Investigation by Robbie Griffiths
Nowadays, everyone is taking photos on their mobiles and sharing them with friends on Facebook, WhatsApp, and Instagram. In most cases what is taken on one mobile is essentially the same image seen on another (ignoring the quality differences of the screens). But that wasn't always the case.
Take the image above. It is from the Florence gallery. What can we learn about the image, the place depicted and even about the photographer? Obviously it was Hilde who took the photograph, but is the image Hilde's? I will leave you to be the judge!
Let's consider how this image came about.
So this is the photo we have, but it is not the image you see above. In addition I had to scan the print, adjust the brightness and contrast to ensure it was as close as possible to the original, make adjustments to straighten up the edges, resize it and add a border. If there had been any blemishes (there weren't in this case) I would also have retouched it in my image editing software.
So what is your verdict?
It is interesting that Hilde is using her maiden name as she married Bernhard Degenhart in 1934 and some of her prints are marked Dr. Hilde Degenhart-Bauer. She divorced in 1939 and didn't marry Wolfgang Lotz until 1941 when she started using the name Hilde Lotz-Bauer. She was also commissioned in 1939 by Friedrich Kriegbaum to document Florentine urbanism for a book that was never completed due to Kriegbaum's untimely death during an air raid in 1943. So can we assume that the photo was taken between 1939-1941?
We also have another photograph that was clearly taken on the same day, but with the camera moved a little to the right.
This has been printed on much larger paper (38.5x29cm) and mounted on green board for the 1977 exhibition in Florence. You now see a little more of the house in the centre, but also the ugly chimney on the right. On the reverse is printed "Piazza San Per Maggiore: La Casa-Torre". What did Hilde mean by "Casa-Torre"? Did she have an appartment in one of these towers or was the photo taken from her house or is it just a description "residential tower". We can see the Palazzo Vecchio in the centre distance so can see the photo was taken from the North/North East. We also know she lived in a tower with Wolfgang and that one of her addresses was Piazza S. Spirito 9, but this was to the South of the river. We need to do some investigation when we go there!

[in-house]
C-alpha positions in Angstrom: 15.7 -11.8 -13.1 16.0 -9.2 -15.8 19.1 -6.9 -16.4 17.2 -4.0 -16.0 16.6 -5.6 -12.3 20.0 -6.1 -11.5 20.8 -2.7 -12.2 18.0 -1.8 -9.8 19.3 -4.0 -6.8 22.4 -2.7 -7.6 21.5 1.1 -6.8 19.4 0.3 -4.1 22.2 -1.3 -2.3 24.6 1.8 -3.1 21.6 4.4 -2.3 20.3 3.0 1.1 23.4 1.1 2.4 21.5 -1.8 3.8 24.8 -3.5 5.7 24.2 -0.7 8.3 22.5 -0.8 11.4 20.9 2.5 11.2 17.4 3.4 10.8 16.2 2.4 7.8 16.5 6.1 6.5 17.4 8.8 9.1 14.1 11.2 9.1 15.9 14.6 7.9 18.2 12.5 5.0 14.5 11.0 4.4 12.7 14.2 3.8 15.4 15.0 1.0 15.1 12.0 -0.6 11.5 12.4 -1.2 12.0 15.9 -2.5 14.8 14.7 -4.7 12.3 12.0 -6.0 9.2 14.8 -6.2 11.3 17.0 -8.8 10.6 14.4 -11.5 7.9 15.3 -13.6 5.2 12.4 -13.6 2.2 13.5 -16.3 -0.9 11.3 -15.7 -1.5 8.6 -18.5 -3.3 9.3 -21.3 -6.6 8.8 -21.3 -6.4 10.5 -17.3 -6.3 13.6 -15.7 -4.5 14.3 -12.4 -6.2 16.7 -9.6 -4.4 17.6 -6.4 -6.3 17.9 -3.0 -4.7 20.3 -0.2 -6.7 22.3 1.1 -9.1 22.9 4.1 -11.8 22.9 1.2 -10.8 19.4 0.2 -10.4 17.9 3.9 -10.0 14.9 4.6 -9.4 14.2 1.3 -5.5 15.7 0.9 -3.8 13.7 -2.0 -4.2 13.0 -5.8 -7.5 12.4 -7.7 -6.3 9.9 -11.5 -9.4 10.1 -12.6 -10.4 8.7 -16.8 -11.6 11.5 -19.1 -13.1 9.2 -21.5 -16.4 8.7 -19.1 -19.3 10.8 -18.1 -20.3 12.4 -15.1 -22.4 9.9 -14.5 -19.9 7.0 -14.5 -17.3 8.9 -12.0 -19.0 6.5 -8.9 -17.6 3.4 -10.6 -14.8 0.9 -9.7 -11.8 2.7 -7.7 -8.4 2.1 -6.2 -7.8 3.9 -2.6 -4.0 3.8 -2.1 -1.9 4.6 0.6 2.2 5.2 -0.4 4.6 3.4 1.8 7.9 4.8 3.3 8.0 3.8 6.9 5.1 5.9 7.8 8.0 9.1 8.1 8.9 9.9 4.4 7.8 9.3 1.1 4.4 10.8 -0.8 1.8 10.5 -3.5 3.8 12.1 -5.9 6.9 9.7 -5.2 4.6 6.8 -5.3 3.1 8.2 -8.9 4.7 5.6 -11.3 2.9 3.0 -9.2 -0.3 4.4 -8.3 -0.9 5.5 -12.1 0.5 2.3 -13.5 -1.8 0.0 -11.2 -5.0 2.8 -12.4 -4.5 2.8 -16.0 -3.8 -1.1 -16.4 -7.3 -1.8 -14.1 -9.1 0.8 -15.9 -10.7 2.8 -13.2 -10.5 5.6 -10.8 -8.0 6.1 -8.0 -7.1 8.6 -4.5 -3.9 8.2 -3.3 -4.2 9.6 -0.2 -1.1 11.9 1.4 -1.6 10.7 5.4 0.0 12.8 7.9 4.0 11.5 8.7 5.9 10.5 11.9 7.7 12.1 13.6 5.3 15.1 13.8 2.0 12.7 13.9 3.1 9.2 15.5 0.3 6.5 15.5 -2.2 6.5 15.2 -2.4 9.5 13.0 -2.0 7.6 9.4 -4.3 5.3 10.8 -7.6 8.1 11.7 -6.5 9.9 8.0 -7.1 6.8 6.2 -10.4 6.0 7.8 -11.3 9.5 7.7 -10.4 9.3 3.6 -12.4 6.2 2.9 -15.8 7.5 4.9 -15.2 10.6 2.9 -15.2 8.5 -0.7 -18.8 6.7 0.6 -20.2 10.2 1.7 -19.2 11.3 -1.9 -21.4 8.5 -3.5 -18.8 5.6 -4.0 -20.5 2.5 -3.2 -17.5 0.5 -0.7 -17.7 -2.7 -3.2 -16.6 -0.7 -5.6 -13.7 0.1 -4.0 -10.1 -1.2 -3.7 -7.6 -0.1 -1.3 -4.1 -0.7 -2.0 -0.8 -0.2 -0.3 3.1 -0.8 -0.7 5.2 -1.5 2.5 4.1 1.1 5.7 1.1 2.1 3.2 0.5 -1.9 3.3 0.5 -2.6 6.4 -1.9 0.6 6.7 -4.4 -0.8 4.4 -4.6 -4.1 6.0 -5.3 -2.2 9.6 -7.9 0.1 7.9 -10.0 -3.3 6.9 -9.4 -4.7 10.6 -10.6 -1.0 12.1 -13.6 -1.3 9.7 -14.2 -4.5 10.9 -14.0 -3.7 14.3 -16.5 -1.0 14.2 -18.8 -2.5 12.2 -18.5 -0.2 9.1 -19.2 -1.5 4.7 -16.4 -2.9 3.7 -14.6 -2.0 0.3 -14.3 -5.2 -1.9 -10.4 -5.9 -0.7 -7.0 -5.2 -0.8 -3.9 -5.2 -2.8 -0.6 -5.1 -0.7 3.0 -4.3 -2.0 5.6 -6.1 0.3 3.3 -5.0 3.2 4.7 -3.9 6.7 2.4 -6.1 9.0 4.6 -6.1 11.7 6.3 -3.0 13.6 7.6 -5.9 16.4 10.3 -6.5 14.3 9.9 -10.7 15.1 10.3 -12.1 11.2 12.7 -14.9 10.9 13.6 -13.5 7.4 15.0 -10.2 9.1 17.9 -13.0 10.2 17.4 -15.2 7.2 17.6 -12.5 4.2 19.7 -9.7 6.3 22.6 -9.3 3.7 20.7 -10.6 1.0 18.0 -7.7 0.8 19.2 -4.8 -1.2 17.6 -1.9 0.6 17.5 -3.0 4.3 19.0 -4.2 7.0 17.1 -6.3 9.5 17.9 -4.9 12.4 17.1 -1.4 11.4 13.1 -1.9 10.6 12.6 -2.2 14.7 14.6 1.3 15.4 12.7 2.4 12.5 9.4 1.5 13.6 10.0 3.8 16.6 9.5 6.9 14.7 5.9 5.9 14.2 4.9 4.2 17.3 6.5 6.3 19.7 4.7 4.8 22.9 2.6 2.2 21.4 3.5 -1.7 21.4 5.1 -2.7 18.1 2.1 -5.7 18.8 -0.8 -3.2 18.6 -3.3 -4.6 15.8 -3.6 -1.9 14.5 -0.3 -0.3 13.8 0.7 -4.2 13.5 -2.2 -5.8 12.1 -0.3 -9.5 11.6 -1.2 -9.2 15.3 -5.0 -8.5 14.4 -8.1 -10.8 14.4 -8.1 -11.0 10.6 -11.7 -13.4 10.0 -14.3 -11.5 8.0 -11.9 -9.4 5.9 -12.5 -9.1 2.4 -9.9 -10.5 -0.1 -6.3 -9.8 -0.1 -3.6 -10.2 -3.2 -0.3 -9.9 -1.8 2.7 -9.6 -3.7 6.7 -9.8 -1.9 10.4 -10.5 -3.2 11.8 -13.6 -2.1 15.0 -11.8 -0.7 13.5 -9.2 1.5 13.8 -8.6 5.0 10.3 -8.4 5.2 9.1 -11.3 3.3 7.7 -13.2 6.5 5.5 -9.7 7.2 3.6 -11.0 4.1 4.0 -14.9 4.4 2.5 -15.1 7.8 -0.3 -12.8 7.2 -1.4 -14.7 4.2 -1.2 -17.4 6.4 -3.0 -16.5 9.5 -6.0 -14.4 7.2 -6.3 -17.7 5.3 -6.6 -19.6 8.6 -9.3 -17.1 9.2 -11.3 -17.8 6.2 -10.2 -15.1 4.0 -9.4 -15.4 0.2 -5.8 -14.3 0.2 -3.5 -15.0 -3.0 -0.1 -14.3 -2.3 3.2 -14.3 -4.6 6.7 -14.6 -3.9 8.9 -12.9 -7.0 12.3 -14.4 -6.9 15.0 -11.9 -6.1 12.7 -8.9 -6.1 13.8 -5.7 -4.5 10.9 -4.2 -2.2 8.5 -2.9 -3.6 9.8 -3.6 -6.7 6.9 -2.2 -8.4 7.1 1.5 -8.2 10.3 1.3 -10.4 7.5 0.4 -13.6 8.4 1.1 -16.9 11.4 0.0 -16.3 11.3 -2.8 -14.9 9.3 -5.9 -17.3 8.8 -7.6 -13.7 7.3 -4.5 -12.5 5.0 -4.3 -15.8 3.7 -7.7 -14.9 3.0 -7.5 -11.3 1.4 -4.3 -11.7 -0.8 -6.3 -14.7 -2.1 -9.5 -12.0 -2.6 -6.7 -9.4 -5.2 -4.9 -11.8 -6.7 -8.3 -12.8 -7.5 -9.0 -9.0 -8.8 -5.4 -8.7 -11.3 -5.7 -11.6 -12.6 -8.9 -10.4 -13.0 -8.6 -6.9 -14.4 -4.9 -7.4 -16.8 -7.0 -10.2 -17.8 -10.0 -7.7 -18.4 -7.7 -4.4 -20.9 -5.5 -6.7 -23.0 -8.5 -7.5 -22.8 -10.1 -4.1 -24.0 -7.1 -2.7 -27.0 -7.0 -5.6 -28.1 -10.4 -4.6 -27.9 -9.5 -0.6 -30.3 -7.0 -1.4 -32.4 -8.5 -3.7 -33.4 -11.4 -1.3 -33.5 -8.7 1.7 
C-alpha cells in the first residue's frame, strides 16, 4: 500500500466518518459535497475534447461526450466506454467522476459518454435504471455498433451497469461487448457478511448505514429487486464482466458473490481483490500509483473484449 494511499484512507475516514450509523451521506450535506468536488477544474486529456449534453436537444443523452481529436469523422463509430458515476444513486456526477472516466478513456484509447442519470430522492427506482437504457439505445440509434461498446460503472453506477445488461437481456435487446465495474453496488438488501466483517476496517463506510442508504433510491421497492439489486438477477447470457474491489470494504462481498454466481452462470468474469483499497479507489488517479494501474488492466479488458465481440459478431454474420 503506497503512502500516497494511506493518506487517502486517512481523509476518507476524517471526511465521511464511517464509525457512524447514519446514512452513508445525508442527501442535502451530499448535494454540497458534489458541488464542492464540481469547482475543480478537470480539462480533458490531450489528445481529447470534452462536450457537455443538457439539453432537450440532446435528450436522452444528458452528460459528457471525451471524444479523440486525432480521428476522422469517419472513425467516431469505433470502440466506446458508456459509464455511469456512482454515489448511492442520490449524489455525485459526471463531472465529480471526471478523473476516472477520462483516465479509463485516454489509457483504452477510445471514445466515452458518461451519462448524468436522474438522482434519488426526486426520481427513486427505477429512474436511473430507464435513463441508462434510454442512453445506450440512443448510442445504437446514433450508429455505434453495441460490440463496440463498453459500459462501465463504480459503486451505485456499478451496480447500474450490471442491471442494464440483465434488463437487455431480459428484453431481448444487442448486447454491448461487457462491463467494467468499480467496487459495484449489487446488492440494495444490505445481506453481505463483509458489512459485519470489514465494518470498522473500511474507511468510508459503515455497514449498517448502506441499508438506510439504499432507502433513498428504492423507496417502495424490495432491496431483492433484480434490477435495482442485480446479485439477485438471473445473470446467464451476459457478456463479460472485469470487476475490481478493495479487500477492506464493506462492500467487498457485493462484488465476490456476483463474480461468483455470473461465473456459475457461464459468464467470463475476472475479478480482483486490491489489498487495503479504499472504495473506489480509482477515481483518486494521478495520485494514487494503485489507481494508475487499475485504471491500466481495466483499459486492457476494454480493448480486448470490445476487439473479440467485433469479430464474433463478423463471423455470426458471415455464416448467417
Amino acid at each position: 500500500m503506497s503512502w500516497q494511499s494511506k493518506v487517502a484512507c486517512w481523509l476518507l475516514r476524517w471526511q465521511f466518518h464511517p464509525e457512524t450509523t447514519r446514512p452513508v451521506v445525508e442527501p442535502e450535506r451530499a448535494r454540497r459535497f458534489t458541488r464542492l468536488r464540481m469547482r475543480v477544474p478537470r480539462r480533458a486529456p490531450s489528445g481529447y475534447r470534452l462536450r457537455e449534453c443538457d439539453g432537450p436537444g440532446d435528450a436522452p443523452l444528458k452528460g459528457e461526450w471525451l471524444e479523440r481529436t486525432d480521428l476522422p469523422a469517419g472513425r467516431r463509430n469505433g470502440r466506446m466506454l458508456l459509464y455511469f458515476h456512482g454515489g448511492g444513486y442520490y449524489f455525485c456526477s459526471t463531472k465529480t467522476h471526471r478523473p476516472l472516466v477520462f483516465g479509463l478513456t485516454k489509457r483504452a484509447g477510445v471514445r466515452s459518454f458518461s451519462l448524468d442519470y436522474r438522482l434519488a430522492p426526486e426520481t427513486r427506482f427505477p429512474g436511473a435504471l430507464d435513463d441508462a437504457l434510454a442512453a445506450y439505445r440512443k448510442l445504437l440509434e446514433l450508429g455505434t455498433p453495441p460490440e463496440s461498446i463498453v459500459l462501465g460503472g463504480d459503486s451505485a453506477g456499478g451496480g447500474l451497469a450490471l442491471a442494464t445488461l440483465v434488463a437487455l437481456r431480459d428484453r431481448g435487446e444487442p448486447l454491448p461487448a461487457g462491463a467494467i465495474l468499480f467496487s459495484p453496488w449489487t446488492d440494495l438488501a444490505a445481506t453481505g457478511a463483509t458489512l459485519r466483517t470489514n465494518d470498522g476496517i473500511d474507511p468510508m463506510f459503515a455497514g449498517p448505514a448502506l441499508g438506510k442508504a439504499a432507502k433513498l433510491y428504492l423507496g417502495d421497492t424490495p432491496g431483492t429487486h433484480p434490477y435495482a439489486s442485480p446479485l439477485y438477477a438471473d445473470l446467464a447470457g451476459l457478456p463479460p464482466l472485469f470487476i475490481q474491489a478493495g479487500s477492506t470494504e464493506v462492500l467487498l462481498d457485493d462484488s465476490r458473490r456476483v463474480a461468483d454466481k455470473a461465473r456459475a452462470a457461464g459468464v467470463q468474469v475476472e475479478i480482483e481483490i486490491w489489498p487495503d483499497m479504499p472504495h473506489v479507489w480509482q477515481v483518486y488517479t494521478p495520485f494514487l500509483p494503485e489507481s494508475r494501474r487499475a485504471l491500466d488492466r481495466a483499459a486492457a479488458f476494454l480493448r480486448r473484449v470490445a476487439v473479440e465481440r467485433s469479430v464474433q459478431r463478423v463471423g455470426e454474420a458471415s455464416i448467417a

We also discovered that KHI have an almost identical photo (virtually the same perspective, perhaps the camera lens has been raised a fraction) but the clouds have moved and someone has opened the shutters at the top-right of the central building!
This is how KHI identify it:
It is worth asking why did Hilde take three photos from the same position? Glass plates were expensive and Hilde took great care to ensure the light was perfect before she pressed the shutter. (The complete opposite to today's professional photographers who may take over 1,000 digital images in a single evening then select only 50 for publication).
The clue to answering this is to look at the shadows that bisect the upper windows of the central building in the top two photos, but are absent in the KHI one. This indicates that a cloud must have decreased the harsh light, the result being that the right-hand face of the Torrei dei Donati is revealed with greater clarity.
Finally, let's compare these with a modern day photo on Wikipedia. Why are Hilde's towers not leaning over, like this?
8 November 2019